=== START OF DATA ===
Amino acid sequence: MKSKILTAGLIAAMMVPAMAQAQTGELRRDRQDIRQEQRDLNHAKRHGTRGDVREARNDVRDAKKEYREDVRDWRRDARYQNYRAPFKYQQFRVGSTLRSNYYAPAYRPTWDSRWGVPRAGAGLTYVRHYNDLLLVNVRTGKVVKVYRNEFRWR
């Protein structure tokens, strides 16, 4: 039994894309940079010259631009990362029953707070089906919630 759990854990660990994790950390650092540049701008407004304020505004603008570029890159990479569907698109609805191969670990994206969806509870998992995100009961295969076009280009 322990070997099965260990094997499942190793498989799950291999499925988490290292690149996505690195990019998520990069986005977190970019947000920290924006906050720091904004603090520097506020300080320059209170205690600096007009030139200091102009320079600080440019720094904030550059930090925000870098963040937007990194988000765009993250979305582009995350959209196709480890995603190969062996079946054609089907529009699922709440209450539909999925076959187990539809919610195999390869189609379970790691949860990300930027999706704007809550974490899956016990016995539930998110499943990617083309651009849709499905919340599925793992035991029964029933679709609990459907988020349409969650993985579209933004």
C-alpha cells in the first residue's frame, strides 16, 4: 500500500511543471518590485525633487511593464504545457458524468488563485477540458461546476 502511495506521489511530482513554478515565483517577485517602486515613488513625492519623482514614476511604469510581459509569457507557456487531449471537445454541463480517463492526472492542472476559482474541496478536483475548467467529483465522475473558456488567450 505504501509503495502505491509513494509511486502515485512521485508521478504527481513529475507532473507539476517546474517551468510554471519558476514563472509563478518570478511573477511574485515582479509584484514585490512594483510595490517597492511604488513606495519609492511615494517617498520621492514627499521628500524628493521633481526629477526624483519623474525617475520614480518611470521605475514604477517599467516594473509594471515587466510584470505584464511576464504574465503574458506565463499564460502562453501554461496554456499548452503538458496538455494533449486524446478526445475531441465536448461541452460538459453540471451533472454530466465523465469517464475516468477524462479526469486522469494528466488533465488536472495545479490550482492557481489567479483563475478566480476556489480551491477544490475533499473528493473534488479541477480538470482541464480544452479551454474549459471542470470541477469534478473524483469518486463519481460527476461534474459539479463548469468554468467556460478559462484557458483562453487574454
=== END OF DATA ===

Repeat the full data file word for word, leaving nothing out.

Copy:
Amino acid sequence: MKSKILTAGLIAAMMVPAMAQAQTGELRRDRQDIRQEQRDLNHAKRHGTRGDVREARNDVRDAKKEYREDVRDWRRDARYQNYRAPFKYQQFRVGSTLRSNYYAPAYRPTWDSRWGVPRAGAGLTYVRHYNDLLLVNVRTGKVVKVYRNEFRWR
């Protein structure tokens, strides 16, 4: 039994894309940079010259631009990362029953707070089906919630 759990854990660990994790950390650092540049701008407004304020505004603008570029890159990479569907698109609805191969670990994206969806509870998992995100009961295969076009280009 322990070997099965260990094997499942190793498989799950291999499925988490290292690149996505690195990019998520990069986005977190970019947000920290924006906050720091904004603090520097506020300080320059209170205690600096007009030139200091102009320079600080440019720094904030550059930090925000870098963040937007990194988000765009993250979305582009995350959209196709480890995603190969062996079946054609089907529009699922709440209450539909999925076959187990539809919610195999390869189609379970790691949860990300930027999706704007809550974490899956016990016995539930998110499943990617083309651009849709499905919340599925793992035991029964029933679709609990459907988020349409969650993985579209933004």
C-alpha cells in the first residue's frame, strides 16, 4: 500500500511543471518590485525633487511593464504545457458524468488563485477540458461546476 502511495506521489511530482513554478515565483517577485517602486515613488513625492519623482514614476511604469510581459509569457507557456487531449471537445454541463480517463492526472492542472476559482474541496478536483475548467467529483465522475473558456488567450 505504501509503495502505491509513494509511486502515485512521485508521478504527481513529475507532473507539476517546474517551468510554471519558476514563472509563478518570478511573477511574485515582479509584484514585490512594483510595490517597492511604488513606495519609492511615494517617498520621492514627499521628500524628493521633481526629477526624483519623474525617475520614480518611470521605475514604477517599467516594473509594471515587466510584470505584464511576464504574465503574458506565463499564460502562453501554461496554456499548452503538458496538455494533449486524446478526445475531441465536448461541452460538459453540471451533472454530466465523465469517464475516468477524462479526469486522469494528466488533465488536472495545479490550482492557481489567479483563475478566480476556489480551491477544490475533499473528493473534488479541477480538470482541464480544452479551454474549459471542470470541477469534478473524483469518486463519481460527476461534474459539479463548469468554468467556460478559462484557458483562453487574454